Sebastian did not weigh enough to go solo, so he and Ben rode together.
Two costumed men were waiting at the exit for a photo-op--for a charge, of course. We gladly paid.
It was way past lunch, and we were all very hungry. Our driver was supposed to take us to a local dumpling place, near the town of Mutianyu; this had been prearranged with his wife before our trip. We easily found our driver and confirmed that we would be going to lunch next. As I buckled my seat belt, I commented, “I am SO hungry!” There was a pause, and our driver said, “I will drive fast then.”
The minutes ticked away, and we were driving away from Mutianyu. Soon, we had left the town far behind. Genevieve was sitting beside me, and she whispered, “When is he going to stop? Aren’t we having lunch?” I finally said, “Are we going to be at the restaurant soon?” Well, this was the wrong question. I should have asked, “Aren’t we stopping at a local dumpling restaurant near Mutianyu?” Our driver responded by saying, “Yes, soon,” and he promptly floored the gas pedal. We drove all the way back to Beijing at lightning speed, zipping past all of the other cars, and causing me to send up little prayers that started with, “Oh, please, dear God, . . . .” Apparently, our sweet and very considerate driver had interpreted my question as an impatient desire to arrive at the restaurant quickly.
We did manage to snap a few photos along the way.
The road walls had some wonderful bas relief sculptures:
In a small town, people were playing pool outdoors.
A truck was carrying large trees on the highway:
We pulled up in front of a restaurant, and I must say that our driver did an impressive job in expertly maneuvering into a very small parking spot. The restaurant was large, with nice décor, and filled with Chinese people. The bottom floor was crowded, so we were ushered upstairs to a large round table and given menus in English, with pictures. The food was superb. Really. It was some of the best food that we ate on our entire trip. Everything was fresh and delicious. And the price was extremely low—definitely “cheap”. We were so pleased. It was worth the wait.
I don’t know the name of the restaurant because it was written in Chinese characters. However, here I am with the children in front of the entrance:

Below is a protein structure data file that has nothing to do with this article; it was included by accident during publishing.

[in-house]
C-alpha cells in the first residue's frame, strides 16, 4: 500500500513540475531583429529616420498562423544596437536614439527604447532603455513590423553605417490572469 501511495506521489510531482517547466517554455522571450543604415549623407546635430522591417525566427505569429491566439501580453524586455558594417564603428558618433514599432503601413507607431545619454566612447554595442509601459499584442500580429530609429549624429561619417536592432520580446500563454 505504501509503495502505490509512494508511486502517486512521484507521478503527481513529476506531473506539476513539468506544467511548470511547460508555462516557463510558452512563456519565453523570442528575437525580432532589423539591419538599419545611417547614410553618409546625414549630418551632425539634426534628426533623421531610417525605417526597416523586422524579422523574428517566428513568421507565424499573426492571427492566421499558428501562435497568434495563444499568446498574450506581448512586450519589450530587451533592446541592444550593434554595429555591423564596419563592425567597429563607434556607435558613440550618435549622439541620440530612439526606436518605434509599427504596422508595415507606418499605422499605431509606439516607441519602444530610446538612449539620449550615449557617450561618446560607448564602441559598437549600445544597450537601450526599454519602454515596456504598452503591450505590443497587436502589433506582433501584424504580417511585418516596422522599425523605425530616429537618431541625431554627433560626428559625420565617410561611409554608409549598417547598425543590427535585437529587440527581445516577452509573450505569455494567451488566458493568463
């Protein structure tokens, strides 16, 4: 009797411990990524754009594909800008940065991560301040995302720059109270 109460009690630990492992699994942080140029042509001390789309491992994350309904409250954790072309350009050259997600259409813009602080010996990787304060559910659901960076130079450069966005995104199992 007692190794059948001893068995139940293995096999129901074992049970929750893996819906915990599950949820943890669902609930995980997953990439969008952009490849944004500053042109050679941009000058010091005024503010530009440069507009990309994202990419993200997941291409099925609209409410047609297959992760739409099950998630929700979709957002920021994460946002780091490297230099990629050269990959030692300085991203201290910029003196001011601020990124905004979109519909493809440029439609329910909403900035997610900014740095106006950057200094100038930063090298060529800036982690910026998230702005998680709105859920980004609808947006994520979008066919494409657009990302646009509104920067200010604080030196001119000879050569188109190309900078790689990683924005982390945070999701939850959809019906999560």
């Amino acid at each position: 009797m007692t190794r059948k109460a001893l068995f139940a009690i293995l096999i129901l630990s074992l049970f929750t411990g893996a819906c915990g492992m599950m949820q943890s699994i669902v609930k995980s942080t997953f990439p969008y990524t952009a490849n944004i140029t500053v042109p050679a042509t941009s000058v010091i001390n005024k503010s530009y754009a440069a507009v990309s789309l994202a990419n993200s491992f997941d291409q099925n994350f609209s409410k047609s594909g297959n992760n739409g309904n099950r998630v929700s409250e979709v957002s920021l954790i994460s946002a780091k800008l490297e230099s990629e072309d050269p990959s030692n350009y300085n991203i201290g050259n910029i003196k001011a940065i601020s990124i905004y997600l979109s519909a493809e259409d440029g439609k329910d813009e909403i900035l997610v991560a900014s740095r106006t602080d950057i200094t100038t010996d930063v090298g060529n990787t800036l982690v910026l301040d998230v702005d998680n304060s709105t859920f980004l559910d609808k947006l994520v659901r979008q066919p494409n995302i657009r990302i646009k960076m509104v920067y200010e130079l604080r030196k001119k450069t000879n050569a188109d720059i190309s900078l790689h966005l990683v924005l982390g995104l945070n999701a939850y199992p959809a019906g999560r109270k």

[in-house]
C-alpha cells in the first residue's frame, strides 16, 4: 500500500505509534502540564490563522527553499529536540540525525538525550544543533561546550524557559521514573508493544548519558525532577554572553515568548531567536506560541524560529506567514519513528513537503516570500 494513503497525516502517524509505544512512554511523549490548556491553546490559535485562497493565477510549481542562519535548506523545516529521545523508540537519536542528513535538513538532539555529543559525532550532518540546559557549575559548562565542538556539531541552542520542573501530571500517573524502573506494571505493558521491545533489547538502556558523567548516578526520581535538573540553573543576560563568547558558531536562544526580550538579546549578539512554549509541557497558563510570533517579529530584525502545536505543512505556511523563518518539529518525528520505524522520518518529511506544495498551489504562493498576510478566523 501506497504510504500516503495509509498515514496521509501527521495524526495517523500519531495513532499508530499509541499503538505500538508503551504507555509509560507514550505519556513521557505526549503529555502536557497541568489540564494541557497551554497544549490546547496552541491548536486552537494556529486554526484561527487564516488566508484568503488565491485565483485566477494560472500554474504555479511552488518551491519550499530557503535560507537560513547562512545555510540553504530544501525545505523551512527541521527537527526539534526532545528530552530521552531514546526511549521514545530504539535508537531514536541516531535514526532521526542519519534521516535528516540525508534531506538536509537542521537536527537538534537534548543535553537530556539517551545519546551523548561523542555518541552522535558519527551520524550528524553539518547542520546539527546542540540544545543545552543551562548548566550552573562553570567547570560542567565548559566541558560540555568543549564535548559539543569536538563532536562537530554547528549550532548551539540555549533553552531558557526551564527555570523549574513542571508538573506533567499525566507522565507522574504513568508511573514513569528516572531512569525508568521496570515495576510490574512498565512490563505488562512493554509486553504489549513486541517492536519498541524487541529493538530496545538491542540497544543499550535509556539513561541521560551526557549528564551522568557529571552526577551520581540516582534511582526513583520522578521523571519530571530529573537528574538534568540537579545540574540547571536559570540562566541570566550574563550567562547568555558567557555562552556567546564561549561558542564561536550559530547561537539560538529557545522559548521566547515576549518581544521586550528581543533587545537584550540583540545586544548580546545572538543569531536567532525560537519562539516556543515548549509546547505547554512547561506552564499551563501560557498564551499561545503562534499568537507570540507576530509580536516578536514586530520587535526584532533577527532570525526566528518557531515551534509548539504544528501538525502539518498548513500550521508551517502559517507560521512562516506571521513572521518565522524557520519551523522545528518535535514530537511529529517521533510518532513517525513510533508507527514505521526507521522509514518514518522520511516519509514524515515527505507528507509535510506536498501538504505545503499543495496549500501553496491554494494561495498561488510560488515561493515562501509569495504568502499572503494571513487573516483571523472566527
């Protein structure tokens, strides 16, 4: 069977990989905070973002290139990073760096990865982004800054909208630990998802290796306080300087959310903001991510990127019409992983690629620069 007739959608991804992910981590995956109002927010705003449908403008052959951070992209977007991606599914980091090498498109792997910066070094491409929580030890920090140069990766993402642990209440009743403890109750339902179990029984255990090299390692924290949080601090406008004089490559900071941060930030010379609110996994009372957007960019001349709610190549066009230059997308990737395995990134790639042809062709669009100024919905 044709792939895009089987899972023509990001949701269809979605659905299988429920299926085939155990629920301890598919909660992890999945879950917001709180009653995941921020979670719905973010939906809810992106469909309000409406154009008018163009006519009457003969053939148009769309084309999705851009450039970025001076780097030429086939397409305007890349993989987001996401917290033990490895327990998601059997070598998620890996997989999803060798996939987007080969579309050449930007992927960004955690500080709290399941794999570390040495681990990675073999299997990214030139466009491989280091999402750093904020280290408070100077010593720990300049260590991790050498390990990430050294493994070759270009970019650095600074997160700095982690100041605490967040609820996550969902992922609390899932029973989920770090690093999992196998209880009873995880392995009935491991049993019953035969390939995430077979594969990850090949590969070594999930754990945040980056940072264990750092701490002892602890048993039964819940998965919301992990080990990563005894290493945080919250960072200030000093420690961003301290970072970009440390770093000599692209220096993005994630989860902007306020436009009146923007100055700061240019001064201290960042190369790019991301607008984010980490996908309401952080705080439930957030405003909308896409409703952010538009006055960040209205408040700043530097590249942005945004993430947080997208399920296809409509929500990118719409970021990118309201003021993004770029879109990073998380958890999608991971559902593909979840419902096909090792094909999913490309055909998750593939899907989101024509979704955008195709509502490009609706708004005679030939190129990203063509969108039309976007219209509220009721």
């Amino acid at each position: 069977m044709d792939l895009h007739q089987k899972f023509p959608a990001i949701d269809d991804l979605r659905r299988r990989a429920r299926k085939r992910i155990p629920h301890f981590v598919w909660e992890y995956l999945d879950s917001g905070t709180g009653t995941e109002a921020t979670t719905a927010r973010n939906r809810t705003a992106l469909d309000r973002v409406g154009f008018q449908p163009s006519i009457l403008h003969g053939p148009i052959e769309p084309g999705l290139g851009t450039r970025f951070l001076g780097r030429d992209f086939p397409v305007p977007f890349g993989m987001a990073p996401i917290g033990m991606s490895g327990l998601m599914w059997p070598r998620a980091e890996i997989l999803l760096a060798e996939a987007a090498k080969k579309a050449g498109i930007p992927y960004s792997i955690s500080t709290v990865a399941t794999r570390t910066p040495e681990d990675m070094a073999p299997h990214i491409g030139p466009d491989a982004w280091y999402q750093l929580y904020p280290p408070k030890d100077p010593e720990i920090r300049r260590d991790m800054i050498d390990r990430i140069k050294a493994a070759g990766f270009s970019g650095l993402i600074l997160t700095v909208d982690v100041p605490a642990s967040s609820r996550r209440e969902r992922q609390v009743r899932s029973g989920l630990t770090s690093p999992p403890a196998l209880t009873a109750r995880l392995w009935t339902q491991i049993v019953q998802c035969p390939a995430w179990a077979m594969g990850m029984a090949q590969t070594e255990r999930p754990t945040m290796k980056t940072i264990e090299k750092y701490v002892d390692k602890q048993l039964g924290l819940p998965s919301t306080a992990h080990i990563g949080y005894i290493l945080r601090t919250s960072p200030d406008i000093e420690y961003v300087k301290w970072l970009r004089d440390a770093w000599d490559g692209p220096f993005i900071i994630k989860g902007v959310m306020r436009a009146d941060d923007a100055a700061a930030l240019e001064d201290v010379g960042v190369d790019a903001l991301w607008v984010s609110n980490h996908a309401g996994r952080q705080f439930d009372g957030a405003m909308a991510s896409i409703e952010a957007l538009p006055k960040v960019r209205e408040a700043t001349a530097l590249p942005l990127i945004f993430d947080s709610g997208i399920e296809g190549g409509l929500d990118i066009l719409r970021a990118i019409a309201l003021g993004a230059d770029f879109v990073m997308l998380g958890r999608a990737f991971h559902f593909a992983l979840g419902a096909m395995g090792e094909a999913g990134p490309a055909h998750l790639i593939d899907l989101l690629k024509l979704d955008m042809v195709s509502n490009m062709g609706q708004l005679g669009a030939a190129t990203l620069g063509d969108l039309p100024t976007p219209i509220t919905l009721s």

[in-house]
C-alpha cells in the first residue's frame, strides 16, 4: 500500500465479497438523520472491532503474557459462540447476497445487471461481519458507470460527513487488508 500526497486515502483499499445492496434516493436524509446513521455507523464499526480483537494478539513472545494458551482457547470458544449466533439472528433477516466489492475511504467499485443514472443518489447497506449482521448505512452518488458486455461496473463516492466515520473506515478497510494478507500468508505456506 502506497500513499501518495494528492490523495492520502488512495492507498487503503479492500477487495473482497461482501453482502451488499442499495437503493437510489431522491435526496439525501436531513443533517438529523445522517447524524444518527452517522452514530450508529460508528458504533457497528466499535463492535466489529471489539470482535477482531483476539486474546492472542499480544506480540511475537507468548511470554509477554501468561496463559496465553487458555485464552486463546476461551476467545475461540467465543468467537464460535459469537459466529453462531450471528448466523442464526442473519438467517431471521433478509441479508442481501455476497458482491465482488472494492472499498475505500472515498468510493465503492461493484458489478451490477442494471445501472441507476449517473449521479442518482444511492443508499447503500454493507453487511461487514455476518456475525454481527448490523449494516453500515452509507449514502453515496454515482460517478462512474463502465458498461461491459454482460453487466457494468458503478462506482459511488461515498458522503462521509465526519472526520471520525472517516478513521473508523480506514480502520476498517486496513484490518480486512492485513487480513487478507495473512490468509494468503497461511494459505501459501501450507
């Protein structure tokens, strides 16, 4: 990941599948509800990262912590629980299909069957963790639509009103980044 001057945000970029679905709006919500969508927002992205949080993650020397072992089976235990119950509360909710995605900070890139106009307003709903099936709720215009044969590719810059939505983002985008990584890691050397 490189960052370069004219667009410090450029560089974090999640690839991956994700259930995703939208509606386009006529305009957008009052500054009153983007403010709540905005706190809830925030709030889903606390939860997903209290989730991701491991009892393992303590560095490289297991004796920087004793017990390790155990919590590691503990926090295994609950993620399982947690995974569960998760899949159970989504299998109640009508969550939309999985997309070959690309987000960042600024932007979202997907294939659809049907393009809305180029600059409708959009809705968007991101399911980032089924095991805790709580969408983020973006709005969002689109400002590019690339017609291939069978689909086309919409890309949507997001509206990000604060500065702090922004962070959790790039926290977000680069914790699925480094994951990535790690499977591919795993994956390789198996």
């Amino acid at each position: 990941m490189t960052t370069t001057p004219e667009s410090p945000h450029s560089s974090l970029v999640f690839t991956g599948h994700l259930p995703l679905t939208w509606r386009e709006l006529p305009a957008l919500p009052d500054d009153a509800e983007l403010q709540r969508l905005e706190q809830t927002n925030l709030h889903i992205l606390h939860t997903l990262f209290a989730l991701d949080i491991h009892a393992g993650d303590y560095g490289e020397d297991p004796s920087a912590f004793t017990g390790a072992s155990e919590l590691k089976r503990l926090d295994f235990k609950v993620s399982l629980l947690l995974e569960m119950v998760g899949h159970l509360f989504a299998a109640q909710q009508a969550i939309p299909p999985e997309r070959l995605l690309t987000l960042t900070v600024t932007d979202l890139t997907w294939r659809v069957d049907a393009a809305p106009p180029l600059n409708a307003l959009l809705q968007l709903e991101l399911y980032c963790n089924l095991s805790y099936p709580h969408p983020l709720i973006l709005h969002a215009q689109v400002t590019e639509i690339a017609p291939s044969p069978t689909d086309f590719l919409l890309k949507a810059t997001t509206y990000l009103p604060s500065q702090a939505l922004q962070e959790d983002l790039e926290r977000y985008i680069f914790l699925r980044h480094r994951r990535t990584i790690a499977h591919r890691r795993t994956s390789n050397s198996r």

Our driver, bless his heart, wanted to take us to visit the Bird’s Nest Stadium, from the 2008 Summer Olympics. But we were just too tired, so we opted for a “drive by” experience.
Here is the Bird’s Nest:
It actually looks like a French beret from this angle:
Behind the stadium was a building that had a wave on top, like a flaming torch.
After a rest at the hotel, we walked over to Wangfujing Street to find the famous Donghuamen Night Market, where one can eat food such as scorpions, lizards, sea cucumbers, and starfish—all served on a stick. Sebastian was eager to try a starfish.
Sebastian and I, entering Wangfujing Street.
We walked down a block and easily found the Night Market. It was a popular place.
There were many kinds of food. Genevieve tried these sugar-coated strawberries.
Squid and eel (actually two of my favorite foods):
At the very last table in the market, we finally found the starfish:
Sebastian picked out a nice one and had the first bite:
He liked it!
In fact, he ate almost all of it. He shared a bite with me—the outside was very crunchy, as I had expected. However, I had not been prepared for the mushy insides that tasted very salty. One bite was enough, thank you.
We sampled other things from the market—fried banana balls (make sure you count your change!), deep fried milk, fried ice cream, and some dumplings. Yum.
Amidst the crowds of people was a homeless man digging through the garbage can to find uneaten portions of food. We shared some fried ice cream with him.
On the way back to the hotel, Sebastian began a long and earnest discussion with me about how fast an airplane must travel in order to go around the spinning earth.
It was a good day, indeed.